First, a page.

Example of form analysis with heatmaps

Recently, we ran a CRO&UX Party where speakers discussed website usability issues, SEO, and analytics tools. Before starting it, we launched a registration form to collect the contact details of potential participants. Let’s now use Plerdy heatmaps to analyze this form:

  • Once we open the registration page with Plerdy heatmap installed, we can see how many clicks users made. Predictably, people often clicked on the Name, Phone number, Email, and OK (Submit Form) field.
  • There were some clicks we didn’t expect. For example, users tried to close the form with the Exit icon 89 times, which didn’t work. Hence, it would be better to change this design element to avoid confusion. Many people also clicked the main header, trying to find a link to additional information. Since this element was unclickable, it’s also a design flaw.
  • The menu on the right allows selecting a period, traffic source, and other parameters. This feature is helpful to narrow down data or visualize it on the screen. We activated the Clicks in % toggle to see where people clicked the most frequently. The results didn’t surprise us since the heatmap showed that only 13.4% of users made clicks at the bottom of the page. Thus, it would be better to shorten the page and avoid placing critical elements in the last section.

Session Recordings

Session replay software gives fuller information about user behavior on a website. Marketers, UX/UI designers, and website owners can see what people do with web forms step by step. Plerdy video sessions feature only critical moments of user activity. You don’t have to watch the entire session. Use filters to see only significant parts. Plerdy also supports session playback and controls that considerably simplify the processing and analysis of captured videos.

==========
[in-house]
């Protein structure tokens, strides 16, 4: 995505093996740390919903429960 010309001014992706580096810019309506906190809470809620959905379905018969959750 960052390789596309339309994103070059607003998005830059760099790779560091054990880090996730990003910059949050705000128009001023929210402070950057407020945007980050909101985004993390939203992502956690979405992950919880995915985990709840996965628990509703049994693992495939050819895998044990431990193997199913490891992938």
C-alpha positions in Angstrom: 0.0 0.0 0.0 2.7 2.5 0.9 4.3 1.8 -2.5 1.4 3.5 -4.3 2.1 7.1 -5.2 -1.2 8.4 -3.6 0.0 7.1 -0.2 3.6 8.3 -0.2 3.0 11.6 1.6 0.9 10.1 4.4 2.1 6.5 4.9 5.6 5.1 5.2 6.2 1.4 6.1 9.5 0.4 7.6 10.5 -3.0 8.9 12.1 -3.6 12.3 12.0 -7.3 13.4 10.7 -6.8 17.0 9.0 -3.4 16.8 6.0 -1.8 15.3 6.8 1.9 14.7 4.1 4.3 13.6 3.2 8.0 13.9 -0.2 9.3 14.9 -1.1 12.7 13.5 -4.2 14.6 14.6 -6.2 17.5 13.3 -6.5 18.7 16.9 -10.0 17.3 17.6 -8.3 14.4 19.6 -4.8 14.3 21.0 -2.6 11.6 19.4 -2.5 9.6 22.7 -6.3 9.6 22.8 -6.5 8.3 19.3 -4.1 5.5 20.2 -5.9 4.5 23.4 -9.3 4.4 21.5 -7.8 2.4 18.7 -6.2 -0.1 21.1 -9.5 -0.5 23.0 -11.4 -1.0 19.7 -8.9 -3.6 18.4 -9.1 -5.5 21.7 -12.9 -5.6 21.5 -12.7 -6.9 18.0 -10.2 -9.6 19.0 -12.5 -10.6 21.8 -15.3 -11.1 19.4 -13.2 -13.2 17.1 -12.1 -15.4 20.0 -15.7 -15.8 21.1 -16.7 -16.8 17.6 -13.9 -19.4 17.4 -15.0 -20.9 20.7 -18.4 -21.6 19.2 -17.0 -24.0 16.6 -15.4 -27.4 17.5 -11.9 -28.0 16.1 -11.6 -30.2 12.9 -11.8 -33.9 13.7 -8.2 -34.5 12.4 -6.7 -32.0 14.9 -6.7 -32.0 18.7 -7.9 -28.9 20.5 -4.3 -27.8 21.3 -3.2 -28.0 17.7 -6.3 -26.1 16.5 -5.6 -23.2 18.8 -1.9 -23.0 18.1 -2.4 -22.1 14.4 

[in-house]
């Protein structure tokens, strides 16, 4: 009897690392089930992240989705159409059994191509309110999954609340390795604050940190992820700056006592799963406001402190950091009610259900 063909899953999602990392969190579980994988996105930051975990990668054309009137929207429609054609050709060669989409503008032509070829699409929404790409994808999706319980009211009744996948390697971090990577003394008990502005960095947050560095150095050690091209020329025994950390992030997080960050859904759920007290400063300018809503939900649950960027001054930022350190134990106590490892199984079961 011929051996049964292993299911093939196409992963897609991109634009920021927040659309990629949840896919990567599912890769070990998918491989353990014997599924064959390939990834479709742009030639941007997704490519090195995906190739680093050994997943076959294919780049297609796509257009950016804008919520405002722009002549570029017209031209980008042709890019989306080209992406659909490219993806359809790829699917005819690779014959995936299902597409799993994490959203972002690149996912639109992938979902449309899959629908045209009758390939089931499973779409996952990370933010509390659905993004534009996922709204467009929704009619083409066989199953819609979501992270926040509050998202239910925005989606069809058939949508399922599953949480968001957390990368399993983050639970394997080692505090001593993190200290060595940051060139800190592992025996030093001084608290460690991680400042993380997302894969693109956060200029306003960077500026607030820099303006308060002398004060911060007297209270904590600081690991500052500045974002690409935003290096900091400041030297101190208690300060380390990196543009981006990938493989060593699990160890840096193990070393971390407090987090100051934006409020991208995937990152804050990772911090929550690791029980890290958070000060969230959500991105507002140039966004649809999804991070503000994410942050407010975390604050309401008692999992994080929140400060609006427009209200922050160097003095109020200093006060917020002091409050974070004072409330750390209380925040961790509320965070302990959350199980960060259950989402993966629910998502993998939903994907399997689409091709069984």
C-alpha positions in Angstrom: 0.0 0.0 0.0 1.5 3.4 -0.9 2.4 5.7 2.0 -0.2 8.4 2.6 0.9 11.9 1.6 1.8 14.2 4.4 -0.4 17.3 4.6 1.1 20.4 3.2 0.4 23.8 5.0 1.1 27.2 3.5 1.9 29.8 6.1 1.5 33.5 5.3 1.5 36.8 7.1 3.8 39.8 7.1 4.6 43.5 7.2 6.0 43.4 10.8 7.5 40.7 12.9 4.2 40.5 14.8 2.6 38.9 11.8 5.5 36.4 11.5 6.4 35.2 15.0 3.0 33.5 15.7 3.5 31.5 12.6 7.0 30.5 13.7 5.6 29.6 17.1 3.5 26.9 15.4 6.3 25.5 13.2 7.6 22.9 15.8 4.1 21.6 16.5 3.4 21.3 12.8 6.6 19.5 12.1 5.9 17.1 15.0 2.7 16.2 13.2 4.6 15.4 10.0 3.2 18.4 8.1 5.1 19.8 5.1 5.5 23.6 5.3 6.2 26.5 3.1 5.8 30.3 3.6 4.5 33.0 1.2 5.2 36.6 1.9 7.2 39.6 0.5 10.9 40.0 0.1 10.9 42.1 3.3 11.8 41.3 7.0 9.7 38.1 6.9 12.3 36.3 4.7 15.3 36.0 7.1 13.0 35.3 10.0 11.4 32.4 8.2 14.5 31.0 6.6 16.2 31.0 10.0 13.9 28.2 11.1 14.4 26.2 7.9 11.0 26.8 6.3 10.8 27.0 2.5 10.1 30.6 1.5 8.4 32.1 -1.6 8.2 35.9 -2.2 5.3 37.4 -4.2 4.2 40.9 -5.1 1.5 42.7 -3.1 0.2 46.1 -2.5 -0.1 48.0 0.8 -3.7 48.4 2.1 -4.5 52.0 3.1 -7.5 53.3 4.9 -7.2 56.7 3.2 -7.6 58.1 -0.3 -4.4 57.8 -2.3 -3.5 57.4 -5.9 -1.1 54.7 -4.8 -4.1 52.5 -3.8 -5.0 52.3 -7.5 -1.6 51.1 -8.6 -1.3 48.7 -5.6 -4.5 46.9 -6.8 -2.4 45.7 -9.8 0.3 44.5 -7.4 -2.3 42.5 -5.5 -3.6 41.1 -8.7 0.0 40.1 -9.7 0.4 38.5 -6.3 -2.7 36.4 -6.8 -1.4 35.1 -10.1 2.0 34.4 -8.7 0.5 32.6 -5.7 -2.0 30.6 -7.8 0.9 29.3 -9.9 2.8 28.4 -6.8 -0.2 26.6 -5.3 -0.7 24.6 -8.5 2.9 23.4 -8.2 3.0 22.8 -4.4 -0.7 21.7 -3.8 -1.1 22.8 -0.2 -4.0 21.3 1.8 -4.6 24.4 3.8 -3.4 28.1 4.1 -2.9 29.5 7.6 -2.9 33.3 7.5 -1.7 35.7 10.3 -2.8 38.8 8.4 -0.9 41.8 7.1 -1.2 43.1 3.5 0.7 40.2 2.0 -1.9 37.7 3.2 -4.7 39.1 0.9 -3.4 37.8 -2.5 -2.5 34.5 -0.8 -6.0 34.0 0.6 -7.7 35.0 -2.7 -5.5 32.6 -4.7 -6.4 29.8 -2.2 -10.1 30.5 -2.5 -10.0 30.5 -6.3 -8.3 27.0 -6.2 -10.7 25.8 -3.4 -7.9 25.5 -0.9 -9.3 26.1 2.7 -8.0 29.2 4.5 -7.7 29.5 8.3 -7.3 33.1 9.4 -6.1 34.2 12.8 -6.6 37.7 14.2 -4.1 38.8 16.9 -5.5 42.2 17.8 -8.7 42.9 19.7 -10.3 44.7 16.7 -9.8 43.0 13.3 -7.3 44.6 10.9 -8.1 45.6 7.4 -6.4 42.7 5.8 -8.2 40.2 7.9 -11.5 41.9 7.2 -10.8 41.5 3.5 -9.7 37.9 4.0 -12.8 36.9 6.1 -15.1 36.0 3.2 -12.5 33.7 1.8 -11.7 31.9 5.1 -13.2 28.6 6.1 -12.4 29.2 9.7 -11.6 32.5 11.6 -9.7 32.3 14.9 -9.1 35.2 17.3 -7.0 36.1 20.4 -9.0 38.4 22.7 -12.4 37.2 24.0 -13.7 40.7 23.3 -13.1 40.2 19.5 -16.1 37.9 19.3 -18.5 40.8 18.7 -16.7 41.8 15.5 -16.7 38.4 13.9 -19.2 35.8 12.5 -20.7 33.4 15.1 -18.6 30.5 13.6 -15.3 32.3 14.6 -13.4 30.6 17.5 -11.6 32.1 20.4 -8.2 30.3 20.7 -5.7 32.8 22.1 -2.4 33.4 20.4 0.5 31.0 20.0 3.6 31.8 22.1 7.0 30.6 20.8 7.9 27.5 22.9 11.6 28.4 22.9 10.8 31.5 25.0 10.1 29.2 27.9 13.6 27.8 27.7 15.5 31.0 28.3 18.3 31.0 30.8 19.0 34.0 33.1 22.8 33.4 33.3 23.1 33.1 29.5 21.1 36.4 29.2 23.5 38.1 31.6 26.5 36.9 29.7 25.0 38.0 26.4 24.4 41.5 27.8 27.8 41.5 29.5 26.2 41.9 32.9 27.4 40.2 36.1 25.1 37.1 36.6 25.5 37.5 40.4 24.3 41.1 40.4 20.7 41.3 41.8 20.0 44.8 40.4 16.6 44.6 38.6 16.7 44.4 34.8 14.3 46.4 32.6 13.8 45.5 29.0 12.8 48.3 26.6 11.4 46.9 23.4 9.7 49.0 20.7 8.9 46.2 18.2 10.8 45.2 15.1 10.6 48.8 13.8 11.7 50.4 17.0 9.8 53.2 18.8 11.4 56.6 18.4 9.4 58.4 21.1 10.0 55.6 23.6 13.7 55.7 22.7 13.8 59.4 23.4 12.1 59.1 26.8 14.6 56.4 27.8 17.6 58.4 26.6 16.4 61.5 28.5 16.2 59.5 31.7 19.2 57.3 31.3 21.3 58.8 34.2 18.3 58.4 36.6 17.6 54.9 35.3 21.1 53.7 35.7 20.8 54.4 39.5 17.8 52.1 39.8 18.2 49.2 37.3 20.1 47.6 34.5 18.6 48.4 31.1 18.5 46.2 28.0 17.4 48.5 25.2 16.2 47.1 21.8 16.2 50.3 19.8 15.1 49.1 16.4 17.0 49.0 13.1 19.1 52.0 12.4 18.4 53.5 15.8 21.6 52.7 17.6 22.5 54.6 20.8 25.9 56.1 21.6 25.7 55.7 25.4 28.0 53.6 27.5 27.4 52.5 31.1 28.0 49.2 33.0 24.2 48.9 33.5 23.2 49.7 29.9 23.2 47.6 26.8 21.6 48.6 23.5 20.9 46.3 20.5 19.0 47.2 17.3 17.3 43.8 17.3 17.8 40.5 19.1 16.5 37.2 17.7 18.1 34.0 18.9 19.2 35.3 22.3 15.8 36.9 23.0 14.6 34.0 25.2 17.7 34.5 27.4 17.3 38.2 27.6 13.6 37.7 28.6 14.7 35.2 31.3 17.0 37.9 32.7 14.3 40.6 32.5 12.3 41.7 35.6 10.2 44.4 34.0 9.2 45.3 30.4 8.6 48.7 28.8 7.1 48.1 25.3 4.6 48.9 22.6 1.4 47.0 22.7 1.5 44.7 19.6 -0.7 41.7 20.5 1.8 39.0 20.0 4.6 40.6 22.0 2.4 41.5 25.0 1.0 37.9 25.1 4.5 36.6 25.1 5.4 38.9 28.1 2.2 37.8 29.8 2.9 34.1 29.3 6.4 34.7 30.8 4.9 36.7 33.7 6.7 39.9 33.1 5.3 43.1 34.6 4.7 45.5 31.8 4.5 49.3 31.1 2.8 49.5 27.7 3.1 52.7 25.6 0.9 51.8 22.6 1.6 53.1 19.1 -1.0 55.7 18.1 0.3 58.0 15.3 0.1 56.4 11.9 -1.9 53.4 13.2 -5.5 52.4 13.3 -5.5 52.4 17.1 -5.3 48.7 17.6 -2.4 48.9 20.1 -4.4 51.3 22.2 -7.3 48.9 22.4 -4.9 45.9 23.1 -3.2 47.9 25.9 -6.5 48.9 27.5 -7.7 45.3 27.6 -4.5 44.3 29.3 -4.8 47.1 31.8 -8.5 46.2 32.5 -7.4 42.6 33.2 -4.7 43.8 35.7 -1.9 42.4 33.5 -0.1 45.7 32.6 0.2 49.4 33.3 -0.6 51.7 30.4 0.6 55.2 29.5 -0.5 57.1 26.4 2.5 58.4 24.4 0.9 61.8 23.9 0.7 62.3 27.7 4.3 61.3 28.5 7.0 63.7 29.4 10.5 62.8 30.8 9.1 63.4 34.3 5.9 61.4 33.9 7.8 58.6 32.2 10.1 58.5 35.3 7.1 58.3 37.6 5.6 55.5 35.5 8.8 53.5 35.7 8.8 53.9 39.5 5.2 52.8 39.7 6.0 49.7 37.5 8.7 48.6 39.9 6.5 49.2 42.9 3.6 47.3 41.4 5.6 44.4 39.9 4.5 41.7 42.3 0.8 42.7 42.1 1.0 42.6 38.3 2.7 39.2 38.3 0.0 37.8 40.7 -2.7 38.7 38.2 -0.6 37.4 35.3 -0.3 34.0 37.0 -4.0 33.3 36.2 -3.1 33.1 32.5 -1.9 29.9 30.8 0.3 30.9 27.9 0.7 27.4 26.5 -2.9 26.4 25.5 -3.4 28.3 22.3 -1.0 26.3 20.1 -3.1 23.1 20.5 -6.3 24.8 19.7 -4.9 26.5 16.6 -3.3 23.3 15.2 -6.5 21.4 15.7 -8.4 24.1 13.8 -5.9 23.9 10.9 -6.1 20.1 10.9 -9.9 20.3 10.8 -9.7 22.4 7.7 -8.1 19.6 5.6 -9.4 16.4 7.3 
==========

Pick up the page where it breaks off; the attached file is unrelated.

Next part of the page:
Example of form analysis with session recordings

  • We can analyze the same website form with session recordings. The heatmap findings showed us that the page was too long and had confusing elements. Session recordings can explain how people behaved when they were irritated or lost during navigation. This information is useful for designers to realize how to fix the problem.

We recommend combining heatmaps and session recordings for deeper form analysis. These tools cover different stages of form analysis. Heatmaps data is valuable at the start when you want to measure what people do with your forms. It shows where they click and how often. Session recordings help to find the meaning and intention behind these clicks. They give a realistic picture of user activity heatmap software cannot ensure.

Conclusion

If you place website forms or banners, you should analyze them with specialized software. Such analysis helps to learn what makes people leave a website or delays conversion. With this knowledge, you will optimize your web design to remove any conversion bottlenecks and make more users complete the necessary action.

Article by:
CEO Andrew Chornyy

CEO Plerdy — expert in SEO&CRO with over 11 years of experience.